- Of the 10 species of snakes in Montana, only one is dangerously venomous.
- There are only 3 semi-aquatic snake species in the state.
- It’s unlikely that there are any snake-infested lakes in Montana.
Snakes are not all that prevalent in Montana, at least not in comparison to some southeastern states, like Florida, Alabama, Louisiana, and Mississippi. In fact, there are only 10 species of snake in Montana. While Montana is certainly not an arid state, it has a much drier climate than most people think.
There are fewer lakes in Montana comparatively. For instance, Montana has a shade of over 3,000 lakes. That sounds quite impressive until you compare it to Alaska’s 3,000,000, Kansas’ 120,000, or Florida’s 30,000. With fewer lakes and a minuscule number of semi-aquatic states in the state, there’s no reputation for snake-infested lakes in Montana.
Snakes Found In Montana Lakes
That doesn’t mean that Montana has no snakes in the lakes throughout the state, just that they aren’t what we would accurately call an “infestation.” There are only three species of semi-aquatic snakes in the state—the common garter snake, the plains garter snake, and the western terrestrial garter state.
Other snakes may hang out close to areas with water, but they prefer the more arid and dry environments across Montana. All snakes can swim, and sometimes, non-aquatic snakes are numerous in and around the lakes in Montana.
In August of 2007, Duane Hons was fishing in the Nelson Reservoir when he came across a prairie rattlesnake, swimming across the lake from one end to the other. Another Angler, Bernie Hildebrand, had a rattlesnake crawl into the boat with him and his fishing partner. The prairie rattlesnake in question was swimming around in Hell Creek Bay.
Snakes in Montana are not unheard of. However, most Montana lakes maintain low populations of specific snakes in the water at any given time.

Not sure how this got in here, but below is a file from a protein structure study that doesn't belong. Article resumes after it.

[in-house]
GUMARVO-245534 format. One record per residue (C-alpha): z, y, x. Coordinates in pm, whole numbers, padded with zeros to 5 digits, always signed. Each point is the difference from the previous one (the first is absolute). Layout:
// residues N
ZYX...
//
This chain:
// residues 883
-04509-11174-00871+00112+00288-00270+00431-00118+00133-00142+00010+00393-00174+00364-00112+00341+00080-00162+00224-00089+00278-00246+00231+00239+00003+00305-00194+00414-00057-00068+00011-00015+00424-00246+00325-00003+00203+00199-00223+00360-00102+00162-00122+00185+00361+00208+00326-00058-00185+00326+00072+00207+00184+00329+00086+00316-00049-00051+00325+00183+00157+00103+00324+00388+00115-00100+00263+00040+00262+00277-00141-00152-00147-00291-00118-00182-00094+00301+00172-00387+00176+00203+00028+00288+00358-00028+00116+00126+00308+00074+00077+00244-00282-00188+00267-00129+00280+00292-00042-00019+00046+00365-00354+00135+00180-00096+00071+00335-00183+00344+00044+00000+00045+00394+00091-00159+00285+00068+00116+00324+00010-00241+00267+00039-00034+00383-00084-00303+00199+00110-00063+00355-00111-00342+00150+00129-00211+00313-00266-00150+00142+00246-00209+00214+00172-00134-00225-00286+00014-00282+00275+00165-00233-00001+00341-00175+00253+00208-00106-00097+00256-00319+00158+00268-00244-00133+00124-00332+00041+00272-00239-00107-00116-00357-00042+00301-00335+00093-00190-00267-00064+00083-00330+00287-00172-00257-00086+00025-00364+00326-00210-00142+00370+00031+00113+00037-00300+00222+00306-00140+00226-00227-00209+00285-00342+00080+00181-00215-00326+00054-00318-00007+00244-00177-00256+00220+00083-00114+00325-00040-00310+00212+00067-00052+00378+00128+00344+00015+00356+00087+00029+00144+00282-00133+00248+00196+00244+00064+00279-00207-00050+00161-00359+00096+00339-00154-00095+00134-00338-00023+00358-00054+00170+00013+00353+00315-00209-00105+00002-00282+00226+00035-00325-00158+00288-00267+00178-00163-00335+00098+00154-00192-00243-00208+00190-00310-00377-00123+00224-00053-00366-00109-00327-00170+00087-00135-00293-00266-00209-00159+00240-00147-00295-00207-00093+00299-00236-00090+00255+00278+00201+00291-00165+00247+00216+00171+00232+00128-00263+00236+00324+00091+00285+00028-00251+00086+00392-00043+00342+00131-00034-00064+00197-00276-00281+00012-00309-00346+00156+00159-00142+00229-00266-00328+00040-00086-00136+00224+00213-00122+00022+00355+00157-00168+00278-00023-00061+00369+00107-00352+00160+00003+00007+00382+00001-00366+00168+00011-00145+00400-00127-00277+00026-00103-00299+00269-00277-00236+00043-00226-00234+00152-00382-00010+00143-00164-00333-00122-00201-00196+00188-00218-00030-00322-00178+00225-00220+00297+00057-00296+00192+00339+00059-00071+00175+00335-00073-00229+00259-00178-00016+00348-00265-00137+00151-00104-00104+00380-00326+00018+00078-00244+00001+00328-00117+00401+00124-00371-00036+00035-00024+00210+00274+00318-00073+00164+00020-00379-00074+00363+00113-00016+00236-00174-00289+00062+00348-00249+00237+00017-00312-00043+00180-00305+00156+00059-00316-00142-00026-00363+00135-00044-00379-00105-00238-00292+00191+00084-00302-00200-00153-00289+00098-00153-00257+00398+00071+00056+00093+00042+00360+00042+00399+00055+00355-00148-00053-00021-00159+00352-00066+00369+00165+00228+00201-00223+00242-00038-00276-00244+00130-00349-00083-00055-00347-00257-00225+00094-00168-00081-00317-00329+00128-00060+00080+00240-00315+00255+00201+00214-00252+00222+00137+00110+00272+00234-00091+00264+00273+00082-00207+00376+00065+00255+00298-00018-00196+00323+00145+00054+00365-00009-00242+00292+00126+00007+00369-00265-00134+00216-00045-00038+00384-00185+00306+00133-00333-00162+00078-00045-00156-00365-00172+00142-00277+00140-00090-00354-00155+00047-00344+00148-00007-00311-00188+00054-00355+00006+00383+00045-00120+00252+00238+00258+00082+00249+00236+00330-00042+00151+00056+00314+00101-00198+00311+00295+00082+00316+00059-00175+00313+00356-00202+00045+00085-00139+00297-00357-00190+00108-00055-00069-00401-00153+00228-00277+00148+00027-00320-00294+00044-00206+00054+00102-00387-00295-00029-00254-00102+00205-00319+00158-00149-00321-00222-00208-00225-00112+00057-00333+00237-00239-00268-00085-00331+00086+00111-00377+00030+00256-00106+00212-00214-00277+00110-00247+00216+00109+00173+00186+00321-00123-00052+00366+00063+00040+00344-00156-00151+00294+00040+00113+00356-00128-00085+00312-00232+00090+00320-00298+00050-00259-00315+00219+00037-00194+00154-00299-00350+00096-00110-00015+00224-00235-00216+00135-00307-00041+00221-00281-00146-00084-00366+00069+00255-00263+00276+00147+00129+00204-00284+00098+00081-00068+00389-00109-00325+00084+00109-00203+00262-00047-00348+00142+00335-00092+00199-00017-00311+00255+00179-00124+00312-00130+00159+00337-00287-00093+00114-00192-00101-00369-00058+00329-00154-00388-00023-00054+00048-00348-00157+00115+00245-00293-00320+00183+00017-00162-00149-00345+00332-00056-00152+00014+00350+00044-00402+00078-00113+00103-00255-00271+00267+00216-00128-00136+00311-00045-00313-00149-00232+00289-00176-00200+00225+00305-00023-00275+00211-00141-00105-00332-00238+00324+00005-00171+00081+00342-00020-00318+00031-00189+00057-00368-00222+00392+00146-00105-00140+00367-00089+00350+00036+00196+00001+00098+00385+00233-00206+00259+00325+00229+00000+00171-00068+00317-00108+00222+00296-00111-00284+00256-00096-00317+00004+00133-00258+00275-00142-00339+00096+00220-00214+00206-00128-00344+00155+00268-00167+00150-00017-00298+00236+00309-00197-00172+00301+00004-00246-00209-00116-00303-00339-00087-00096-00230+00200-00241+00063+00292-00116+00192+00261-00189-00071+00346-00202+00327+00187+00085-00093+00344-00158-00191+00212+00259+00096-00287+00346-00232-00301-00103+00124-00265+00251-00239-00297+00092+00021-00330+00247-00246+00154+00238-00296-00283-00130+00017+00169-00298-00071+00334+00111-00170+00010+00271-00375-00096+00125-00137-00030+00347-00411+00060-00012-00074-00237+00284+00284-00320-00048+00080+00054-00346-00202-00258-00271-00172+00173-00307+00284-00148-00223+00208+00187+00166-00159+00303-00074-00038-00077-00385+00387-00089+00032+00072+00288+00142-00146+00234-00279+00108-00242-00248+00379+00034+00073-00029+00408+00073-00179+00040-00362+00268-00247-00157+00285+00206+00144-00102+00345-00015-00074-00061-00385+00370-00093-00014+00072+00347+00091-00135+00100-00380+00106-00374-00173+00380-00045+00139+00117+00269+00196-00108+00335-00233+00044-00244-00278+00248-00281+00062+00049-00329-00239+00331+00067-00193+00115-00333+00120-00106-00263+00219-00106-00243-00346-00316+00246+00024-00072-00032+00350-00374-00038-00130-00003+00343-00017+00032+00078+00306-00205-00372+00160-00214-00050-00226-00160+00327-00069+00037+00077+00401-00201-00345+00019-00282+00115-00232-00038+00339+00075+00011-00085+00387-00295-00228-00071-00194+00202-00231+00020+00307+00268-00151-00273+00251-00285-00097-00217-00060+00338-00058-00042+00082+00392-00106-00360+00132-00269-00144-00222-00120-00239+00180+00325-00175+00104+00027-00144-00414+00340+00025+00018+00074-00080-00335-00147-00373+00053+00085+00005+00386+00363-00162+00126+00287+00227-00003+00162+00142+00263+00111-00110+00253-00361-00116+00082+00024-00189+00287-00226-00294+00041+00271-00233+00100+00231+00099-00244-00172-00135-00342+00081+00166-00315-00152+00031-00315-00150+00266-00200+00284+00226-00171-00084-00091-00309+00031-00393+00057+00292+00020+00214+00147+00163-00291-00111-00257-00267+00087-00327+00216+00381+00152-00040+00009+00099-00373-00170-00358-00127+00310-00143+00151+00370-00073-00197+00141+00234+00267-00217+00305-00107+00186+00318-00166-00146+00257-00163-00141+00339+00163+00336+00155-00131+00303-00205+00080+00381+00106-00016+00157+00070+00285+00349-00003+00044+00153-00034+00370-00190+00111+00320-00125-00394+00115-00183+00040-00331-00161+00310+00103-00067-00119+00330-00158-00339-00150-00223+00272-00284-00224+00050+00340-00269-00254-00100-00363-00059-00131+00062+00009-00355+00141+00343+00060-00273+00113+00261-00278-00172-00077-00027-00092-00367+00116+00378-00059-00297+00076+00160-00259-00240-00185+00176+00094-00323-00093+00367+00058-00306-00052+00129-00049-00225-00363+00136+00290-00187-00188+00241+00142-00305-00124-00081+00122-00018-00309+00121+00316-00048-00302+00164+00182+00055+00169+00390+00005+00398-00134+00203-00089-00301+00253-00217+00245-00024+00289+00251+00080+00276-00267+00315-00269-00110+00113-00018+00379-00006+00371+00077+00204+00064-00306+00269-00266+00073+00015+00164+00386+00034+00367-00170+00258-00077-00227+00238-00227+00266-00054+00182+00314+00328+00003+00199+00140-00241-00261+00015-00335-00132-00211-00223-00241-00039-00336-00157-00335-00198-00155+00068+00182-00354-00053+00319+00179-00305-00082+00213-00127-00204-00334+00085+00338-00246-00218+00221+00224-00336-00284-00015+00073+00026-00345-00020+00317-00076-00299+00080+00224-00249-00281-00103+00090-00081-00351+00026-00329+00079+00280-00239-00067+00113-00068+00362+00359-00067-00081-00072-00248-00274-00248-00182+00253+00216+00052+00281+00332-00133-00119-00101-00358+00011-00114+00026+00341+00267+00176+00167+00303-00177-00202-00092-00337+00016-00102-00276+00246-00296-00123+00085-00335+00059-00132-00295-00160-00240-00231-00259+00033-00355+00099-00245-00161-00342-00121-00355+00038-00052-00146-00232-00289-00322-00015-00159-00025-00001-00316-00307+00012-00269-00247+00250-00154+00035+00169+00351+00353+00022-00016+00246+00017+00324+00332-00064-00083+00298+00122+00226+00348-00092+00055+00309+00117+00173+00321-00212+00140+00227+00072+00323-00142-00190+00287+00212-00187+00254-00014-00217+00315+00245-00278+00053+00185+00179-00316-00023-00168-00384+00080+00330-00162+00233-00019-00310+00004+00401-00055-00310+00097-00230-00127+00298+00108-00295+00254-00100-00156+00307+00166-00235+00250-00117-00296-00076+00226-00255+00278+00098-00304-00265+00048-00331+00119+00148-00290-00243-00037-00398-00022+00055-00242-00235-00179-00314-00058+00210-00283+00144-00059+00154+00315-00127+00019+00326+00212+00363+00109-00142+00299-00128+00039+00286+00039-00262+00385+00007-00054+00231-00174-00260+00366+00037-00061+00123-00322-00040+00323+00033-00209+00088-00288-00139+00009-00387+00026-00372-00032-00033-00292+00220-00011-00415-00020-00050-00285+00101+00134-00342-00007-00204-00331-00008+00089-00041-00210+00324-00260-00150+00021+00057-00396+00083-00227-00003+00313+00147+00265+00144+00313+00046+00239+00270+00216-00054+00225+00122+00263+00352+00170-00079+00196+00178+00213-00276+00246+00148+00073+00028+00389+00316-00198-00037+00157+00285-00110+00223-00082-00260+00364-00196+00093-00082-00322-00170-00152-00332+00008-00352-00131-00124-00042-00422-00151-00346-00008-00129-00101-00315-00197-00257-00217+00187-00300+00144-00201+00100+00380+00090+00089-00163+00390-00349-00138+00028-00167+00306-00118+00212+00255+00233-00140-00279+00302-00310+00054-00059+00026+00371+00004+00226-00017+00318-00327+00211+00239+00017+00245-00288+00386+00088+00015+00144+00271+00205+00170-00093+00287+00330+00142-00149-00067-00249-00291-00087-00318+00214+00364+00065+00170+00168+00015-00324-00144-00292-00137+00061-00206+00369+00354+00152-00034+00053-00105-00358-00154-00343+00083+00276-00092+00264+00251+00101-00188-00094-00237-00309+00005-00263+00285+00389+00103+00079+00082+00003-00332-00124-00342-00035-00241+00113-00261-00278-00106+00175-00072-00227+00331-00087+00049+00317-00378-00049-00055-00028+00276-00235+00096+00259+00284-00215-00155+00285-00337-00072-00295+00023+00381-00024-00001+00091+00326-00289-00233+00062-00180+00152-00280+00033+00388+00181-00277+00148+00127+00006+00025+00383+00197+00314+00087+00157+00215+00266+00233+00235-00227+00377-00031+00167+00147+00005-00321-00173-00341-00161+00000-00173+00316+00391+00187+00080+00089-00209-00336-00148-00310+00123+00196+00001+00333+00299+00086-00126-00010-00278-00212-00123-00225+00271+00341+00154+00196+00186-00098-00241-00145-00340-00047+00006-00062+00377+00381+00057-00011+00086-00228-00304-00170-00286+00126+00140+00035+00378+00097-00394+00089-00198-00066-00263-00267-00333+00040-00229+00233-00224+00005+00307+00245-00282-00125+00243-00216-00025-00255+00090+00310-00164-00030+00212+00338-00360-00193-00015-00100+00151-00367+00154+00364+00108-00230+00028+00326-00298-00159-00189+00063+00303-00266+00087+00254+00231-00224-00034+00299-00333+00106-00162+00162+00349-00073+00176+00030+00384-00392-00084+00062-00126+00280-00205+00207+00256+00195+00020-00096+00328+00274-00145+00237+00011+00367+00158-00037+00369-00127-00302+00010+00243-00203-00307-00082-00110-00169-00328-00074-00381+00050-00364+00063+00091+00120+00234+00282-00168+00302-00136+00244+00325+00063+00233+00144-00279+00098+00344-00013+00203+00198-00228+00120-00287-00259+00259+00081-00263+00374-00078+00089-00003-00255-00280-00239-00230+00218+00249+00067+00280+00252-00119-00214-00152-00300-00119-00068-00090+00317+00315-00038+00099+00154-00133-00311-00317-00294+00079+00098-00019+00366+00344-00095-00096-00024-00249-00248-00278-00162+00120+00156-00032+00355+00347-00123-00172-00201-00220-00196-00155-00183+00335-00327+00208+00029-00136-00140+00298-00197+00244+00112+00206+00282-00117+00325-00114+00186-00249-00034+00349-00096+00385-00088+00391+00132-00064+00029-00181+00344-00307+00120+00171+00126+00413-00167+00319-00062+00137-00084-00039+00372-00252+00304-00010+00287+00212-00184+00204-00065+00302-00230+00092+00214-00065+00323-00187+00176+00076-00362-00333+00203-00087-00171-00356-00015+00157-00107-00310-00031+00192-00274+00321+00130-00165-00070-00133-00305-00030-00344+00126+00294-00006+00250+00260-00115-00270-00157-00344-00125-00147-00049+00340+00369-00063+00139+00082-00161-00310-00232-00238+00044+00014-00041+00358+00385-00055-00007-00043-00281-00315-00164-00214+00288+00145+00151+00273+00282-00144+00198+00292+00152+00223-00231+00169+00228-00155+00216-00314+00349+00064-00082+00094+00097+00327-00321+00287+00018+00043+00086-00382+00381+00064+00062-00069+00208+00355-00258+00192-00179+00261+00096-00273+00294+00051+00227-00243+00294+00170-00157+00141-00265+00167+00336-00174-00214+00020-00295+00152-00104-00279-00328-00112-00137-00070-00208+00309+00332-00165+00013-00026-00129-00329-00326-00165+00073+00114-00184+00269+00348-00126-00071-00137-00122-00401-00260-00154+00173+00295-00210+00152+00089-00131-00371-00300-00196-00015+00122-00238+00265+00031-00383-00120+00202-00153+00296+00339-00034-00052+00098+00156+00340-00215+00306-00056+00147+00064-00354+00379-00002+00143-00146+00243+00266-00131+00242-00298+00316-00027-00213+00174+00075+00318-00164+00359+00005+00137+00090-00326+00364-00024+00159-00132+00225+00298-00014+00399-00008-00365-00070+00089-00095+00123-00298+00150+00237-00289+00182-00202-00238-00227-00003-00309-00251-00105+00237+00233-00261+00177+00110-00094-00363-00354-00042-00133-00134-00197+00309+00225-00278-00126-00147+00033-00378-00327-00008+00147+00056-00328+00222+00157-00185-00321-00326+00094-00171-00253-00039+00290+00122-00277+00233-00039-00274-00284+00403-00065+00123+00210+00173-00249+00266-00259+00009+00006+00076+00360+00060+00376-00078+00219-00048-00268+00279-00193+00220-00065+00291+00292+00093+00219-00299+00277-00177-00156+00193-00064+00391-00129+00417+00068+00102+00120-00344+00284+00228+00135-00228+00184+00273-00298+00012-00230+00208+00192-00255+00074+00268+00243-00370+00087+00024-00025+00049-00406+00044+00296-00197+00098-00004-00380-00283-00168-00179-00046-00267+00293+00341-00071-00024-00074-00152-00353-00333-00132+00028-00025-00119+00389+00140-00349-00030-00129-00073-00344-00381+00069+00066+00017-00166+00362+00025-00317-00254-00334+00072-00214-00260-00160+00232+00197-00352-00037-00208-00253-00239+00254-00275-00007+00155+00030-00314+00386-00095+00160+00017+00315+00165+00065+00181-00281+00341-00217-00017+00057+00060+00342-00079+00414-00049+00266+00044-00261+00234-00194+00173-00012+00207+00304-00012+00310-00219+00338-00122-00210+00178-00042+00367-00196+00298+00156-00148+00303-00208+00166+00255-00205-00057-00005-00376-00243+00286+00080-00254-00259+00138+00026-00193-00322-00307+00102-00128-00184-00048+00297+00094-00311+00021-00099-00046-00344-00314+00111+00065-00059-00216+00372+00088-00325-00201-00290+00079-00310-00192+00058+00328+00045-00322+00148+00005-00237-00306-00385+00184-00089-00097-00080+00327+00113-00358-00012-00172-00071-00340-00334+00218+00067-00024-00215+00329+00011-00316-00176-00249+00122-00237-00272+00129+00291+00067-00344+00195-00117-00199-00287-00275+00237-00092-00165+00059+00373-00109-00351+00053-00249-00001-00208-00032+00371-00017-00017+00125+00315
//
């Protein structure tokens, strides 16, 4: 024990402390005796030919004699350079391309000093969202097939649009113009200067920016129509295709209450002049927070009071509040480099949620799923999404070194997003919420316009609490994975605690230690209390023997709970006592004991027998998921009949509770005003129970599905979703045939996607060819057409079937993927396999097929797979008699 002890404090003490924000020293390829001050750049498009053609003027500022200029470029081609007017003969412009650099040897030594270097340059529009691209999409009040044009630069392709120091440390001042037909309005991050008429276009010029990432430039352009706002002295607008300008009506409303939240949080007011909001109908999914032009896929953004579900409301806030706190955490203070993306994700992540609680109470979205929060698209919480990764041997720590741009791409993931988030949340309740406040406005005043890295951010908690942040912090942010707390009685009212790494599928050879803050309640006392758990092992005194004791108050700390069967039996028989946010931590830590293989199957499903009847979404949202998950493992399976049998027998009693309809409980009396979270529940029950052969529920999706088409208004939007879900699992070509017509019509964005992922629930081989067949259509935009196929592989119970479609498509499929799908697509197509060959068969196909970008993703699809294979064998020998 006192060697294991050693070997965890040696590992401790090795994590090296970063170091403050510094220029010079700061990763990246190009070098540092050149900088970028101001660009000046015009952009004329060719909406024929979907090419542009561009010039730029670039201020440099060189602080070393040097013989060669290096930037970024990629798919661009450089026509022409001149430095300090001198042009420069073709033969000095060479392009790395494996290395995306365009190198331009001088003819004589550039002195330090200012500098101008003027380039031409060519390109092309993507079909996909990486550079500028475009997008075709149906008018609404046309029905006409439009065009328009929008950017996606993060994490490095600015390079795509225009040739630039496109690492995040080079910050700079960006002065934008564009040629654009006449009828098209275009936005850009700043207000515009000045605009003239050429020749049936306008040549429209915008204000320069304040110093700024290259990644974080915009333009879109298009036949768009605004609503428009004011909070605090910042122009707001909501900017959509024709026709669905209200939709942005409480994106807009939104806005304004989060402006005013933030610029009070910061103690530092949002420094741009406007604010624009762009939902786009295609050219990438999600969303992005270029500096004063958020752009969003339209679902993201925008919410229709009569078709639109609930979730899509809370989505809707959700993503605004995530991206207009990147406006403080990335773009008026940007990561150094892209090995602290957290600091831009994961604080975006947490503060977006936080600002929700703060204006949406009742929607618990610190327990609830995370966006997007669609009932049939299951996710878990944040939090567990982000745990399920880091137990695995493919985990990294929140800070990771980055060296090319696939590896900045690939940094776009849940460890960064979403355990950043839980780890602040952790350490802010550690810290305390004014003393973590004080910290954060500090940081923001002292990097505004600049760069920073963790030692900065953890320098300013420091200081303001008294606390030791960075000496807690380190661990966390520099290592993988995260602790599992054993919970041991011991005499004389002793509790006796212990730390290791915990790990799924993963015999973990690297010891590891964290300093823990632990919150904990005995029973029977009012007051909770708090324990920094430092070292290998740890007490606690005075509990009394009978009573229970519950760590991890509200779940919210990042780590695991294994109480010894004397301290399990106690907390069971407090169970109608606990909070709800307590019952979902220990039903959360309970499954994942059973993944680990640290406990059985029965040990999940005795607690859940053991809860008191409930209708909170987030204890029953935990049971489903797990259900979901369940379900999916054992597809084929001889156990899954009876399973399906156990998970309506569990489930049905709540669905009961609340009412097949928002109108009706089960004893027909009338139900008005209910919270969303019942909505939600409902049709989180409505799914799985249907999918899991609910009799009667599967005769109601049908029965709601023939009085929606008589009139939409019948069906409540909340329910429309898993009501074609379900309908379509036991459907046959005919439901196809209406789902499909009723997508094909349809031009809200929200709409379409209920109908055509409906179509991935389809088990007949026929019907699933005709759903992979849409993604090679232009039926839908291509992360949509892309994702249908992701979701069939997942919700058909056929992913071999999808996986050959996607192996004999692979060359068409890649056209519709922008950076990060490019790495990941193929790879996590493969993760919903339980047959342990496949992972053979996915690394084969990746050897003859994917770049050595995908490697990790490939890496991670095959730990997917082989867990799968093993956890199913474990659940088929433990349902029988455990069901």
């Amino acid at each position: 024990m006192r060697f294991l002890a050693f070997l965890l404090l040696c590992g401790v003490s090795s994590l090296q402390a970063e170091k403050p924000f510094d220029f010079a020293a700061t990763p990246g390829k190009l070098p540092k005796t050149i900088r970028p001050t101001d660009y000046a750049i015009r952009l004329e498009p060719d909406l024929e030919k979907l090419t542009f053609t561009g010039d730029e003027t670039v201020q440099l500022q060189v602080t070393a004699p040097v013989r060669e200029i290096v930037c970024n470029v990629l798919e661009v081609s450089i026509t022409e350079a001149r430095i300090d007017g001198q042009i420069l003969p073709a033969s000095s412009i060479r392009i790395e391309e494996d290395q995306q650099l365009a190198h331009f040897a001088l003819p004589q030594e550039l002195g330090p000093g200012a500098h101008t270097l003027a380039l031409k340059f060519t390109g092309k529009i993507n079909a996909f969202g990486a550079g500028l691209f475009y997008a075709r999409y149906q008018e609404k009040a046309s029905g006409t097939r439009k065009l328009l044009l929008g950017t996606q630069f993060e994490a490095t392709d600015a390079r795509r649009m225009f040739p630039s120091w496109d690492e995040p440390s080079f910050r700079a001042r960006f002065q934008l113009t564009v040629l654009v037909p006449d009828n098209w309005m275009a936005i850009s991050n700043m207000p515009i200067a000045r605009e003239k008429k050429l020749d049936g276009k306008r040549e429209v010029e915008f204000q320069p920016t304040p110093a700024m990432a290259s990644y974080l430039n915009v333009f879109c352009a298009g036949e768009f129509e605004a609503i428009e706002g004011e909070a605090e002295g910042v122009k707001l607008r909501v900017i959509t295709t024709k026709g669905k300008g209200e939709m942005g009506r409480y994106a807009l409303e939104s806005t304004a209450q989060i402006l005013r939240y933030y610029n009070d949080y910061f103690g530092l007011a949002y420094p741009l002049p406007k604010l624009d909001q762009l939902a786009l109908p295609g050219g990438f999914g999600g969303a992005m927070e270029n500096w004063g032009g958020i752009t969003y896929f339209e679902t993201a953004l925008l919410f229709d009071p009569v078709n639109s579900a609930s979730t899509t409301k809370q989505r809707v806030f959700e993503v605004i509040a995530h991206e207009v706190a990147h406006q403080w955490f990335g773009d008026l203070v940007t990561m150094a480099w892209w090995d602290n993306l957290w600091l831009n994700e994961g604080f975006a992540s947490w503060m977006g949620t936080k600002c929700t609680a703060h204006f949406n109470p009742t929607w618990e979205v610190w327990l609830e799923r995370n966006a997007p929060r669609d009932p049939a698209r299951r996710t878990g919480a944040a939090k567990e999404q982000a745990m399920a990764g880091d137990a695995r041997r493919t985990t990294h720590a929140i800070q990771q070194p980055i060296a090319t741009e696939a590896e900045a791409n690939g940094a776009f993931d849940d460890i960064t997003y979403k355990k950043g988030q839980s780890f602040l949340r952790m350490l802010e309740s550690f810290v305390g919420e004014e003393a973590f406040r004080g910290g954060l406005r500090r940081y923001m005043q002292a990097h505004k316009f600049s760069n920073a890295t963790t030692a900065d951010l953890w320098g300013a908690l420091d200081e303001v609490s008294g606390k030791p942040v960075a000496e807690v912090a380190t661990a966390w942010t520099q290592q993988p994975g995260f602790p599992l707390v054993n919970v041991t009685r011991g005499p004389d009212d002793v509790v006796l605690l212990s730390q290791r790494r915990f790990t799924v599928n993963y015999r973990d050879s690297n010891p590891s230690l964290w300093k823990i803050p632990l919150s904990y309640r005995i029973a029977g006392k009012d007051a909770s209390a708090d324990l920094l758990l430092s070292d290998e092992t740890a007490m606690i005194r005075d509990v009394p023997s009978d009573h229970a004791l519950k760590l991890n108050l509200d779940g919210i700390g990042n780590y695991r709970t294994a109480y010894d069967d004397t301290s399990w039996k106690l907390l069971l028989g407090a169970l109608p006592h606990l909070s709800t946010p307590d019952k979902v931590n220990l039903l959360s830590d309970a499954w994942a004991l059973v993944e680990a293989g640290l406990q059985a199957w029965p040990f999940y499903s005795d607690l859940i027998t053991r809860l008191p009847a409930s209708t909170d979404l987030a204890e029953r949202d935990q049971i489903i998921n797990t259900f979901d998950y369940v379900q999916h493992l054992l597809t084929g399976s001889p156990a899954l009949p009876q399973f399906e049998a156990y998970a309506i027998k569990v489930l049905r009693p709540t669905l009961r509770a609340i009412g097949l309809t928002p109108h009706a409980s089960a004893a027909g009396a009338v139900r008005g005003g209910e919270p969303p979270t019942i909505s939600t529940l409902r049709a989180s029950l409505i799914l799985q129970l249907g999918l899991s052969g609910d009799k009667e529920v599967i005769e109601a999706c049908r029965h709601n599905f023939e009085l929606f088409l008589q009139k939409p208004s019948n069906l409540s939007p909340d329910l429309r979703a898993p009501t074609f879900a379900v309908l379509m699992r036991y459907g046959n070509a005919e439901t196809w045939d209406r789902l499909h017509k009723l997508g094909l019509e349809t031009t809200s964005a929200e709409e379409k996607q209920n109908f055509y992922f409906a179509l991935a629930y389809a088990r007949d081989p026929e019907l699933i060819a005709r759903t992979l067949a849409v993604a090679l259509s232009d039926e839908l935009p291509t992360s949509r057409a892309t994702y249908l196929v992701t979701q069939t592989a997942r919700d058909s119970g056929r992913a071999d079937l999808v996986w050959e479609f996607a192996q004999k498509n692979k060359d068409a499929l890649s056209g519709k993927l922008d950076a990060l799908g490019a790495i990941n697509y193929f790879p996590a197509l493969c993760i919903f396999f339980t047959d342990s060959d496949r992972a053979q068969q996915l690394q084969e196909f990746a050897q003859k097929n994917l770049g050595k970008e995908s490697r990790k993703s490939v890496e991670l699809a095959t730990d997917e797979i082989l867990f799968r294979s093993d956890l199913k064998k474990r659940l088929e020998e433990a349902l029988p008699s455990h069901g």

1. Nelson Reservoir
Besides the above story of Hons and the prairie rattlesnake, Nelson Reservoir is home to a couple of garter snake species, namely the common and western terrestrial garter snakes. Though these snakes are prevalent in the area, they are not venomous and will happily move away from people.
However, Nelson Reservoir is also a huge recreational reservoir where people come to swim, kayak, boat, and fish throughout the summer months for anglers, including the springtime and the fall.
2. Mystic Lake
Getting out to Mystic Lake is a fun hike through some of the most beautiful territory in the entire state. It’s listed as an “easy-level” hike, but that’s more a matter of personal perspective. While you won’t find a snake-infested lake in Montana, there is a chance you might run into a plains garter snake, a common, or a western terrestrial.
It would be rare to run into a prairie rattlesnake at Mystic Lake, given the rocky environment and the snake’s predilection towards plains-like environments (given its name) and more of an arid air.
3. Whitefish Lake
Whitefish Lake is a small part of a much larger ecosystem, incredible in its beauty and natural wonder that includes Bob Marshall Wilderness, Scapegoat & Great Bear Wilderness, National Bison Range, the lake itself, and Glacier National Park.
Snakes in and around Whitefish Lake include the black racer, the common garter snake, the prairie rattlesnake, and the western terrestrial garter snake. However, there are far more warnings concerning grizzly bears in the Whitefish Lake area, and visitors should know to bring bear spray just in case.